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How to Calculate Dietary Reference Values (DRVs)

Last updated: 24th May 2024

What are dietary reference values (DRVs)?

‘Dietary reference values’ (DRVs) are the umbrella term for a range of nutrient values that apply to a population or group, and typically consist of numerous components:

  • A Lower Reference Nutrient Intake (LRNI): Meets the nutritional requirements of only 2.5% of the population.
  • An Estimated Average Requirement (EAR): The average amount of nutrient or energy required. Approximately 50% of the population will require more and 50% will require less.
  • A Reference Nutrient Intake (RNI): The amount of a nutrient sufficient to meet the needs of 97.5% of a population (calculated from the EAR + 2 SD)
  • Safe Intake (SI): Used in place of RNI when there is insufficient data available to set an RNI. A safe intake is likely to meet the needs of the majority of the population without causing any adverse effects of excess intake.
  • Safe Upper Limit (SUL): The maximum amount of a nutrient known to be safe to intake. Habitually consuming nutrients above the SUL is not recommended and can cause toxic effects in some cases.

Source: Food and Agriculture Organisation of the United Nations

Note: DRV’s are also known as NRV’s (Nutrient Reference Values – Aus/NZ) and DRI’s (Dietary Reference Intakes – USA). RNI’s are also known as RDI’s (Recommended Dietary Intakes) or RDA’s (Recommended Dietary Allowance). SI is also known as AI (Adequate Intakes). SUL’s are also known as UL (Tolerable Upper Intake Level)…just to keep it simple!

It is important to recognize that all these values apply to populations, and not to individuals. However, a number of assumptions can be made when using DRV’s with individuals:

  1. If an individual is routinely consuming the RNI for a particular nutrient, it can be assumed that their diet provides adequate amounts (or more than adequate amounts) of that nutrient.
  2. If an individual is consuming less than the RNI, it cannot necessarily be assumed that the diet is inadequate, as the person may have a lower requirement than average for that particular nutrient.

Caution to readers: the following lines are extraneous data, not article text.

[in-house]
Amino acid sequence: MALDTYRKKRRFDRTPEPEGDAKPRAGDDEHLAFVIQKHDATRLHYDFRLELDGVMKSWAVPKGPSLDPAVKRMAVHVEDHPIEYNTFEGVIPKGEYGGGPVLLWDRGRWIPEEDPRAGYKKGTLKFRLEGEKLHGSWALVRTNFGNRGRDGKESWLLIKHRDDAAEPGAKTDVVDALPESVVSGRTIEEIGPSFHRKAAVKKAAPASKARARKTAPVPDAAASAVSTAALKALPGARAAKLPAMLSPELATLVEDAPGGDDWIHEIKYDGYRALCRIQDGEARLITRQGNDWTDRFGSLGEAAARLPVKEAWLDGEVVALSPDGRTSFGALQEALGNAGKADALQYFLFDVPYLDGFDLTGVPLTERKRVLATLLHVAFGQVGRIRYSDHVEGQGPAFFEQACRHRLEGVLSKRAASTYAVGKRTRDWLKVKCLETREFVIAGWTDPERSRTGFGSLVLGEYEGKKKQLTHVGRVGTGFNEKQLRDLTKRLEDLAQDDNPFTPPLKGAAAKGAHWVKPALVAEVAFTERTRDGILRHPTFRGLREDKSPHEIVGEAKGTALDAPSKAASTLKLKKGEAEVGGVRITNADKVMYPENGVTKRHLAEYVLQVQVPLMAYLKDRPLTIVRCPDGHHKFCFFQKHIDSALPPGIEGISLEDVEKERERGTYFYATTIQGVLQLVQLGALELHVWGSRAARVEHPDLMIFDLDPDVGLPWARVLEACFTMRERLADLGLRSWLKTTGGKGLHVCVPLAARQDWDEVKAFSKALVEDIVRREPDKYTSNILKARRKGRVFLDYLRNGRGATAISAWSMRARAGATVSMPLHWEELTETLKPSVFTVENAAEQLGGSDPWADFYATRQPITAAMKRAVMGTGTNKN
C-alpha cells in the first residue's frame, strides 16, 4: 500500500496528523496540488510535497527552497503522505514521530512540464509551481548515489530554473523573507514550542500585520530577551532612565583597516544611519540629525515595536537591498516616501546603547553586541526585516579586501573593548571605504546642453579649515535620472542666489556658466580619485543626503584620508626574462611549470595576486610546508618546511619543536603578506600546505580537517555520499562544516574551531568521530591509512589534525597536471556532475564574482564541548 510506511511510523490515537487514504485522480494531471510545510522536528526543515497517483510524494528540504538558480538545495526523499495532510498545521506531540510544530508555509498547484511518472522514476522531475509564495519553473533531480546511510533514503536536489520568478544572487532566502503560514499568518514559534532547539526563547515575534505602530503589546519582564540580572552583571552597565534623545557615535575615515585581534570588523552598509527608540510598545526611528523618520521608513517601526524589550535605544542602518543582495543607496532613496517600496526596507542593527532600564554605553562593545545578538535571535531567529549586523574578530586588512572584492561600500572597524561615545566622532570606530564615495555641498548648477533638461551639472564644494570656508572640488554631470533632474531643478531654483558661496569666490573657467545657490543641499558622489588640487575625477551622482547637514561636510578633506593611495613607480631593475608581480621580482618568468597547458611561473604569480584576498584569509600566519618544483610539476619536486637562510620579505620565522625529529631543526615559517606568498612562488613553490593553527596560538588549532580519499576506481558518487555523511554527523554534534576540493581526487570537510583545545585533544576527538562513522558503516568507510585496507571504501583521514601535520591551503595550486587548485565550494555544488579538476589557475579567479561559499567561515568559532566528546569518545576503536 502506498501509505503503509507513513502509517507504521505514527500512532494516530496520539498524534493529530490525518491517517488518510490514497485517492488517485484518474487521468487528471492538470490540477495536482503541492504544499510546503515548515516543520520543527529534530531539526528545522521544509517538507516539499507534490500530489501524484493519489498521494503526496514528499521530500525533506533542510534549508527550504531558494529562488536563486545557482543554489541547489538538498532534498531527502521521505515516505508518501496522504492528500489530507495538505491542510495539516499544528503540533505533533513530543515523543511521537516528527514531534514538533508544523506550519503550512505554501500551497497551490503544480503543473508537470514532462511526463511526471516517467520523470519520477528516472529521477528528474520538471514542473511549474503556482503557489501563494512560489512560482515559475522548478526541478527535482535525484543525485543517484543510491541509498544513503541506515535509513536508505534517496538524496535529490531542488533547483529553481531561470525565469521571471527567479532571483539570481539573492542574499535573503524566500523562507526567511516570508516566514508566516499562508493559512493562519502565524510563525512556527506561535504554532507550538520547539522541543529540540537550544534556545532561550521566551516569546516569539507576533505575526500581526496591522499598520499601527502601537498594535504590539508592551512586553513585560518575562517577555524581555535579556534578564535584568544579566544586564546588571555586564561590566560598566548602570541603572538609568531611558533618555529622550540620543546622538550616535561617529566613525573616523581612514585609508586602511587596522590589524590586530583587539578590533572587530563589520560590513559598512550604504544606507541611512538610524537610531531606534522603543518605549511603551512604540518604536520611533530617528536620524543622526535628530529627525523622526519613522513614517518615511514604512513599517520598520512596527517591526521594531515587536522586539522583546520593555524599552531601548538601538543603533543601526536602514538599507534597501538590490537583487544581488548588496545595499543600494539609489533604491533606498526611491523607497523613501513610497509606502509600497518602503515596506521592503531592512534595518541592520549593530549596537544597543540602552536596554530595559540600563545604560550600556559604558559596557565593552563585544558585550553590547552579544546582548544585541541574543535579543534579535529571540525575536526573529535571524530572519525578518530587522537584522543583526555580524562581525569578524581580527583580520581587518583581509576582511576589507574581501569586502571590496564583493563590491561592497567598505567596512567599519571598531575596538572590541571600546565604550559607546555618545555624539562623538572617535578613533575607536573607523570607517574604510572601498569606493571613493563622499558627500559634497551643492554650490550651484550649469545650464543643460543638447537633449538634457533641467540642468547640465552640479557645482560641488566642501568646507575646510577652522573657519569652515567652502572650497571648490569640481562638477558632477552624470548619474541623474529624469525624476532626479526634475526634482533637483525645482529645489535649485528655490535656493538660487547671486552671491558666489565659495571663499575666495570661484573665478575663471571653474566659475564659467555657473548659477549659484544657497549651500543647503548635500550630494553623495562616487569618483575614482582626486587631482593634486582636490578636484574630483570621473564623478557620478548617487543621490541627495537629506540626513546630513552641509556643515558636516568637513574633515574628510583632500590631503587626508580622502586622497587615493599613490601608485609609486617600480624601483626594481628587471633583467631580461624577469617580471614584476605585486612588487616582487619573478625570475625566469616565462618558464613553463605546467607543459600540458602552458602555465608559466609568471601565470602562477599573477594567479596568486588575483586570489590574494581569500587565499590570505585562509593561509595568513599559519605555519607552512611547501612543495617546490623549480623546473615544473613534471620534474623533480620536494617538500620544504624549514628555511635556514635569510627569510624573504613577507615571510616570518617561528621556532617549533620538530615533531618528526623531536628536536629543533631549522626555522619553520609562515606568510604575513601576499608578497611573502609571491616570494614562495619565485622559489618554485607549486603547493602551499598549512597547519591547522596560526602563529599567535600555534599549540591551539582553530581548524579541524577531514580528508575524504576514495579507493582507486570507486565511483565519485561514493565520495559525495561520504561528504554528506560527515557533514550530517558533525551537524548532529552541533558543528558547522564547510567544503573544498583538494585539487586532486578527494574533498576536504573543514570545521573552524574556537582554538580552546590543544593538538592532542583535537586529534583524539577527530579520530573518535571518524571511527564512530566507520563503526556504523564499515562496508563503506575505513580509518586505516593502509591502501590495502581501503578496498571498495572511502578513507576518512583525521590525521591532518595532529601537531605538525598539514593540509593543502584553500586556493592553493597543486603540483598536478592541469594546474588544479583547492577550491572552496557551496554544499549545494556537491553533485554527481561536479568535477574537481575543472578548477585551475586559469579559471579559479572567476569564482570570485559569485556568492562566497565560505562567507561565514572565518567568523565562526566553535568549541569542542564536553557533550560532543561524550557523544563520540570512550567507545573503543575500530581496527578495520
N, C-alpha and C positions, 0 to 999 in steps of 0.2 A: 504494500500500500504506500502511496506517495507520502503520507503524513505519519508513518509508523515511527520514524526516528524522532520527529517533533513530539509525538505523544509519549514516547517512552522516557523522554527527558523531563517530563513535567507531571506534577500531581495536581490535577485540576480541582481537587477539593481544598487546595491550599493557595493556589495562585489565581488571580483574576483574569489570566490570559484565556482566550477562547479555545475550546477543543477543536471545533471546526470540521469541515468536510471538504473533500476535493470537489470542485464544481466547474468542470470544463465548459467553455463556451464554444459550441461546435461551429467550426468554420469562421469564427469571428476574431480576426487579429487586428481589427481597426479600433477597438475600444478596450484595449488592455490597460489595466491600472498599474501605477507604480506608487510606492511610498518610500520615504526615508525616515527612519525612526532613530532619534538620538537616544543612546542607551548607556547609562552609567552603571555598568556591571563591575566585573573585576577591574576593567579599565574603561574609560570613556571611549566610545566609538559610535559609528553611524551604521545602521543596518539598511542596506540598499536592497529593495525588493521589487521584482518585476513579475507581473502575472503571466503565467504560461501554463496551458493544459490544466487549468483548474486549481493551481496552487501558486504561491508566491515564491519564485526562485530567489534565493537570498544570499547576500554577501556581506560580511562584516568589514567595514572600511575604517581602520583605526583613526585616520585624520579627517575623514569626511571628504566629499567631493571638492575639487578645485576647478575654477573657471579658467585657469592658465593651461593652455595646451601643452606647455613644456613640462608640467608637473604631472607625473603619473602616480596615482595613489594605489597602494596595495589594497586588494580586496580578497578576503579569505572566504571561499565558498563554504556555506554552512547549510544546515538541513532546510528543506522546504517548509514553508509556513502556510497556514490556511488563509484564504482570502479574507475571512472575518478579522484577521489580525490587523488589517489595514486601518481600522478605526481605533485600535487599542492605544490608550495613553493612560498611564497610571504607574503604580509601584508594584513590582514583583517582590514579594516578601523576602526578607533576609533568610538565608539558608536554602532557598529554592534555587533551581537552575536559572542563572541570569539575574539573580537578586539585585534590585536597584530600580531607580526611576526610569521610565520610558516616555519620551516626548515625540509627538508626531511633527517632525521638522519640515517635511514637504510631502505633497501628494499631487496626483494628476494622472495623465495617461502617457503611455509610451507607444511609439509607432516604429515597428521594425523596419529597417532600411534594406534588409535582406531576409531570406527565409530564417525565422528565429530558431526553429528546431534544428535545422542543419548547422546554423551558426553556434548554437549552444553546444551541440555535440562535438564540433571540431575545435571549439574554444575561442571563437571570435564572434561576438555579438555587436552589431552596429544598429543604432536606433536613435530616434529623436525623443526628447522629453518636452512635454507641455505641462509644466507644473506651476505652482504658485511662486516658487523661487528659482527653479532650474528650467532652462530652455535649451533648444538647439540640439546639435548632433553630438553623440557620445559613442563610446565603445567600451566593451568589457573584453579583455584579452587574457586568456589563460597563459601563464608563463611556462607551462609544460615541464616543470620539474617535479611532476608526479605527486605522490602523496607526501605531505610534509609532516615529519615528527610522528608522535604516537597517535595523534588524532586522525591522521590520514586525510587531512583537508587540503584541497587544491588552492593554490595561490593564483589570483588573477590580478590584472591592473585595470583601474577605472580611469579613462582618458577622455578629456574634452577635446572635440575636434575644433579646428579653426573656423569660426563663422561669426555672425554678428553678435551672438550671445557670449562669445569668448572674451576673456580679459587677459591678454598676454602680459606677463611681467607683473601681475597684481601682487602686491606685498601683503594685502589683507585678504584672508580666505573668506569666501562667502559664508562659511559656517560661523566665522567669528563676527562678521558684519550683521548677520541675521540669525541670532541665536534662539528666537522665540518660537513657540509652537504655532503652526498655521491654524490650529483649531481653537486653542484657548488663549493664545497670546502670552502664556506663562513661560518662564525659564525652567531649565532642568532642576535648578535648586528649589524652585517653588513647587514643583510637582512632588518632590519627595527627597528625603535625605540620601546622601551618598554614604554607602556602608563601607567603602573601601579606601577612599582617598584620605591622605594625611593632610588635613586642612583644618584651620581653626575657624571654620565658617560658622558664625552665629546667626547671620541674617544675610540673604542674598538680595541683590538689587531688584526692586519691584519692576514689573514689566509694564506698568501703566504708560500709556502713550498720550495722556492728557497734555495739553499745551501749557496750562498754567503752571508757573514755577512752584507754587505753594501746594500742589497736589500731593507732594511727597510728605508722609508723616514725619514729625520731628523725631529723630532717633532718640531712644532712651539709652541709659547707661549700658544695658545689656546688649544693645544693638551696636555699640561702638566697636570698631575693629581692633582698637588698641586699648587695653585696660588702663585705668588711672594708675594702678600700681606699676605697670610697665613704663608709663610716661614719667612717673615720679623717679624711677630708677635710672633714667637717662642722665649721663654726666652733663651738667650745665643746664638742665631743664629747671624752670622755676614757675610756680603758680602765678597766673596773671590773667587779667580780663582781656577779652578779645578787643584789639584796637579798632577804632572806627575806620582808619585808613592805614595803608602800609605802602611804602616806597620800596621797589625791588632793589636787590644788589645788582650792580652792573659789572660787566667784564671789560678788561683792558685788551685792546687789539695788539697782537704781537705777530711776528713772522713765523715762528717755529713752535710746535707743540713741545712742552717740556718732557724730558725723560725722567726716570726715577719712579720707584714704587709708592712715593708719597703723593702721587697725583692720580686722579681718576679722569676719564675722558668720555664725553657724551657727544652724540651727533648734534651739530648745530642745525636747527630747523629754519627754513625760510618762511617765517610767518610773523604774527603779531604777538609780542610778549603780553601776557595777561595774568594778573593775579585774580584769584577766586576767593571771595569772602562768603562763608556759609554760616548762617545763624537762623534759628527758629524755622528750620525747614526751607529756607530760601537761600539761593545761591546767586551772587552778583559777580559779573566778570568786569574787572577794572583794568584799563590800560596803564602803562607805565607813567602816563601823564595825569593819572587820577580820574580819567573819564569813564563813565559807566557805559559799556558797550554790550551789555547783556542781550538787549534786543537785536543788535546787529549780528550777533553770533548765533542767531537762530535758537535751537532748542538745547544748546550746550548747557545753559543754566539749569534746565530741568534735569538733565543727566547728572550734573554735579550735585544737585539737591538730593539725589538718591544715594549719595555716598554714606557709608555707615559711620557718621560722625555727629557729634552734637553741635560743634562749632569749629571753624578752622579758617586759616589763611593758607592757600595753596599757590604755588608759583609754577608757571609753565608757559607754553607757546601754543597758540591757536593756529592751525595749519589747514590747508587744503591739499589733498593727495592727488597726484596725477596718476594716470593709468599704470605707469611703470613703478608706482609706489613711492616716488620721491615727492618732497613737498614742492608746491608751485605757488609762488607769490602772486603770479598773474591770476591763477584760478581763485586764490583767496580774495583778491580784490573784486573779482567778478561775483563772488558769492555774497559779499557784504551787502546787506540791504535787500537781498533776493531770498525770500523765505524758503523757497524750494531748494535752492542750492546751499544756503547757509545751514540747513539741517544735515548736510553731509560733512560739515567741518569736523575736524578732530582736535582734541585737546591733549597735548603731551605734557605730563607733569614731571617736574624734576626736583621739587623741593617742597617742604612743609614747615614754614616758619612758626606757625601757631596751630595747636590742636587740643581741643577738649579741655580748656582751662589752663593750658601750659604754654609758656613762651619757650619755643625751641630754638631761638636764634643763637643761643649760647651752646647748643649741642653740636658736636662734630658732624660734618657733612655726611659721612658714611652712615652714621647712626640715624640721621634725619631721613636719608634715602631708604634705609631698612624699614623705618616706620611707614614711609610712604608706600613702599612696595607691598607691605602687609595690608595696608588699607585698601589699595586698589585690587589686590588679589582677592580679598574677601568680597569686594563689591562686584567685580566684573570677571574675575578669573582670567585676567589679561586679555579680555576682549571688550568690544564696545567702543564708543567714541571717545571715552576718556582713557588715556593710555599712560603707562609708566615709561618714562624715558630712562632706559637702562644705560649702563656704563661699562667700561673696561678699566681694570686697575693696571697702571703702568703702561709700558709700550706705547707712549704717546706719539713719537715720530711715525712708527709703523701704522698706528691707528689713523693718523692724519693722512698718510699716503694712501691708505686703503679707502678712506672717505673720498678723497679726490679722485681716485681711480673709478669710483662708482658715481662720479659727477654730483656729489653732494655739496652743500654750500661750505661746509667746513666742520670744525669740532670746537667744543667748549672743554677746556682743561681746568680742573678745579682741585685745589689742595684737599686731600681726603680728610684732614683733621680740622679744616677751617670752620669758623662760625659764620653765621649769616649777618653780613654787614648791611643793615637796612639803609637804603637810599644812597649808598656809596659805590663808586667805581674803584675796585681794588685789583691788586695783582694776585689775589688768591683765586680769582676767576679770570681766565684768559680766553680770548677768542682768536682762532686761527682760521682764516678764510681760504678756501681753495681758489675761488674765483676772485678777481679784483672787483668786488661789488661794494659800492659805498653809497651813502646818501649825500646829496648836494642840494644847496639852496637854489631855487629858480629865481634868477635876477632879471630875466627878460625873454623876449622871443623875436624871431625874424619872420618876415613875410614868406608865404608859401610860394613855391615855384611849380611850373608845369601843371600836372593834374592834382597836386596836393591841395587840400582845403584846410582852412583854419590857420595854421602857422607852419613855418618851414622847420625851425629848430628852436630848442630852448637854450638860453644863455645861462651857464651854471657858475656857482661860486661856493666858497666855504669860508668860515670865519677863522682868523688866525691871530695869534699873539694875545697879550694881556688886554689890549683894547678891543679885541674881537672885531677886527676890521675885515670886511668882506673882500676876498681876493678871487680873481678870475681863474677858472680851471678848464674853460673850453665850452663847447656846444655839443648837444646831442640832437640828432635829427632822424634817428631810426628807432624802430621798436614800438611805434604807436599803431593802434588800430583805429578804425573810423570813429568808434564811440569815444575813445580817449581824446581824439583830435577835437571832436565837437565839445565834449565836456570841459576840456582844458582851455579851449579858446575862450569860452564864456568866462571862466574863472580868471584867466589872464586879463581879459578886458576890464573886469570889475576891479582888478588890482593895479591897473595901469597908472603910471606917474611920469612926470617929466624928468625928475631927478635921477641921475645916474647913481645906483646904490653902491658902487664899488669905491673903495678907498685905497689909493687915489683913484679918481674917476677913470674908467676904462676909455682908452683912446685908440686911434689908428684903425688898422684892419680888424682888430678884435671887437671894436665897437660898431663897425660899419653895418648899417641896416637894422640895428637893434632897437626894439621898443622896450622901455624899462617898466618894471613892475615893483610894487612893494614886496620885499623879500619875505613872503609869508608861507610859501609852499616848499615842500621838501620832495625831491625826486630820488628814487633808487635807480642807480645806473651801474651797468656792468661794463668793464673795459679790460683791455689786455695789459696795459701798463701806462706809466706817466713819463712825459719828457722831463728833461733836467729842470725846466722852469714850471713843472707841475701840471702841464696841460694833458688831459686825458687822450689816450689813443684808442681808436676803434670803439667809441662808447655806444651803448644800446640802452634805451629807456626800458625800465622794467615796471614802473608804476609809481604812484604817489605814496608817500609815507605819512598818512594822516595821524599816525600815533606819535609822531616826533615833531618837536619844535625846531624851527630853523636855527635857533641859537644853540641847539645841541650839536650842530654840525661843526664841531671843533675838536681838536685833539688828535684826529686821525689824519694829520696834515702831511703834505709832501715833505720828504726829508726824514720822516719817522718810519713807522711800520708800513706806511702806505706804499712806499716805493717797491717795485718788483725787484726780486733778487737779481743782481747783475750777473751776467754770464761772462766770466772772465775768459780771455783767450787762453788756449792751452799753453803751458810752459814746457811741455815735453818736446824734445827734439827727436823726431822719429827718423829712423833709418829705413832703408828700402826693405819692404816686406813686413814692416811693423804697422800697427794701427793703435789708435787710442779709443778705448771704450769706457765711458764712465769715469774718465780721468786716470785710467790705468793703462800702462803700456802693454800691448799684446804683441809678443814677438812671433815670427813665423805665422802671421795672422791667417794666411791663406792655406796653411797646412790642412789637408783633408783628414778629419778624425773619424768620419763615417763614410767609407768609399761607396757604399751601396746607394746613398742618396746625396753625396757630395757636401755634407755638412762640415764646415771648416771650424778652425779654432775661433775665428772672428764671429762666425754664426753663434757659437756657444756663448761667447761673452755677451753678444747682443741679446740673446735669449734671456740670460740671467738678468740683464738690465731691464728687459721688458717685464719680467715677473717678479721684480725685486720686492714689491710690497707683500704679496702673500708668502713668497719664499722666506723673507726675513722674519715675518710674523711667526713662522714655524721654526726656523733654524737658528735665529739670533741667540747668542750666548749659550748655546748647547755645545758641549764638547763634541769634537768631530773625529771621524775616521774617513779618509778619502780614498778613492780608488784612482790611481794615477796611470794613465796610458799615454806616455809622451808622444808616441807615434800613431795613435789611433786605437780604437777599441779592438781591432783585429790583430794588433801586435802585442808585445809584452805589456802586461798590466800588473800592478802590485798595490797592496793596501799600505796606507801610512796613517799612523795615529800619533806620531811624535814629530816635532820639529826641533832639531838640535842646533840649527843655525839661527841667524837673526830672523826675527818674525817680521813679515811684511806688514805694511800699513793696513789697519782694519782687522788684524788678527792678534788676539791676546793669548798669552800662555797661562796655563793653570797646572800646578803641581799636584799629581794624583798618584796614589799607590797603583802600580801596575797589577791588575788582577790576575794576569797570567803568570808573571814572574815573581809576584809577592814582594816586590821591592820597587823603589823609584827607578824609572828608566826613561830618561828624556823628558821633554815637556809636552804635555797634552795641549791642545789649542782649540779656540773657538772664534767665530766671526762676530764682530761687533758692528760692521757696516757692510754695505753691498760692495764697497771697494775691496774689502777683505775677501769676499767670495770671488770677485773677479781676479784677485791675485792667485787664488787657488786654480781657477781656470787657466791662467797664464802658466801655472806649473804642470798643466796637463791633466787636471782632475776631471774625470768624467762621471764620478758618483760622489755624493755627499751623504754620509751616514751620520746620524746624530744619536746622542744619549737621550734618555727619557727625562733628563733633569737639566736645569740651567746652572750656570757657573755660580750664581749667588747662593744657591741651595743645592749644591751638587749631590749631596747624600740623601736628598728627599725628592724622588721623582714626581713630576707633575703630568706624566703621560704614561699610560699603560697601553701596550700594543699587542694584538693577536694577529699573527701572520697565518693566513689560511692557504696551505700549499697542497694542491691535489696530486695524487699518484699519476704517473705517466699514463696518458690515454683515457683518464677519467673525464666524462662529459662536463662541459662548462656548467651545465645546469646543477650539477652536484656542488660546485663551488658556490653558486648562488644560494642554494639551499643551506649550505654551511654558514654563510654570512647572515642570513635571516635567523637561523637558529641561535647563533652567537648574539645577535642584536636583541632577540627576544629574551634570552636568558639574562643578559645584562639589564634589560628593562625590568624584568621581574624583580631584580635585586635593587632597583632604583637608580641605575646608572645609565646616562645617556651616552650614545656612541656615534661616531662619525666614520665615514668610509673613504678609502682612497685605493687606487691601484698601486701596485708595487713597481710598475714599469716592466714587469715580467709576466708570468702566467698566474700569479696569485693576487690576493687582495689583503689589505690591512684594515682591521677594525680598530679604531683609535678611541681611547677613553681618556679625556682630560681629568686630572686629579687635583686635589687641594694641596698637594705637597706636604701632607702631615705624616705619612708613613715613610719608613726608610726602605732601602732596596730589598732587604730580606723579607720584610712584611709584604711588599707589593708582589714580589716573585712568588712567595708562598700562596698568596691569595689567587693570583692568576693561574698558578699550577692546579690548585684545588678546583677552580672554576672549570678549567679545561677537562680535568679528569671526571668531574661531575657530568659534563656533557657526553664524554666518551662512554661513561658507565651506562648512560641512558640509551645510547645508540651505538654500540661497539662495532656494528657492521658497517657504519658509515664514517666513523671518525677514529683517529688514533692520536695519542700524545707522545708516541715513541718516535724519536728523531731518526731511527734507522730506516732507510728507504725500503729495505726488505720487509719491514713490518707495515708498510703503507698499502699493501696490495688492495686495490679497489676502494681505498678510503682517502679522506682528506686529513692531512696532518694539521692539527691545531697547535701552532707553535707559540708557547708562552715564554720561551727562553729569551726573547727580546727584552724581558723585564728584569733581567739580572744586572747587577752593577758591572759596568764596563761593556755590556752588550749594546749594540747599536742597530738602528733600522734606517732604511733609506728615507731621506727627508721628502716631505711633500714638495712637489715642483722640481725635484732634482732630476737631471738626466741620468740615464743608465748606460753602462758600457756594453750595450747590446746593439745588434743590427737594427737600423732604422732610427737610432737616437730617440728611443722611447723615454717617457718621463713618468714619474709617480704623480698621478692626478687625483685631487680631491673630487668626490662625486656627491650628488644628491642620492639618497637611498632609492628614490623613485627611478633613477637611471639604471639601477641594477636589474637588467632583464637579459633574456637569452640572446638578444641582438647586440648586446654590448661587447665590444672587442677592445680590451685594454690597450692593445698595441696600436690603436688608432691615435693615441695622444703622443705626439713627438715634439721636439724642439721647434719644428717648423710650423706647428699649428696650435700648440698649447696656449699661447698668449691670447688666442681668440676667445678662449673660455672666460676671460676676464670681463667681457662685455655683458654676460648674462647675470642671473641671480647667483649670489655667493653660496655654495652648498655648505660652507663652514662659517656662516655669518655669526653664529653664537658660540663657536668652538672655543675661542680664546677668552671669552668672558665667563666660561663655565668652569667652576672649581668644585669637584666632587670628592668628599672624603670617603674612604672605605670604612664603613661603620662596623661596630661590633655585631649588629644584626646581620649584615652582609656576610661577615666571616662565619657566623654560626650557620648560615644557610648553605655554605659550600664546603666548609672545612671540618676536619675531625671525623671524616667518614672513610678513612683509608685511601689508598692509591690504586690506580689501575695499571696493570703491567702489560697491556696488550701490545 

3. If an individual is consistently consuming less than the LRNI for a nutrient, it can be assumed that the person is deficient in that particular nutrient, although this does not imply the person is clinically ill.
  4. The DRV’s will apply to the needs of healthy people and it cannot be assumed that the needs of those who are ill or extremely active are identical. 

Choose which Dietary Reference Values you wish to use from the ‘DRV source’ drop down when setting up your client. The target intakes and ranges for nutrients on the report will be based on this selection. There are numerous options from International sources built in to Nutritics. You can also set your own targets using the DRV editor (see custom DRV section).

Built-in DRVs in Nutritics include:

  • UK/SACN 2015: The Committee on Nutrition Aspects of Food and Nutrition Policy (COMA) with latest updates from the Scientific Advisory Committee
  • EFSA 2017: European Food Safety Authority Guidelines
  • EU/Nordic: The Nordic Nutrition Register (NNR)
  • USA: The Food Nutrition Board from the Institute of Medicine (IOM)
  • NZ/AUS: The National Health and Medical Research Council (NHMRC)
  • EU: The EU Reference Intakes used in Food Labelling
  • FDA: The US  Daily Values for labelling in the US and surrounding territories
  • A Nutritics recommendation which combines macronutrient guidelines from American College of Sports Medicine (ACSM) with suggested dietary micronutrient targets for reducing the risk of developing chronic disease from the NHMRC. The Nutritics recommendations also show lower intake limits from the NNR and upper intake limits from the highest value deemed safe from the above authorities. 

The Food Safety Authority of Ireland (FSAI) 1999 guidelines have been deprecated in Nutritics 5.0 as of November 2017.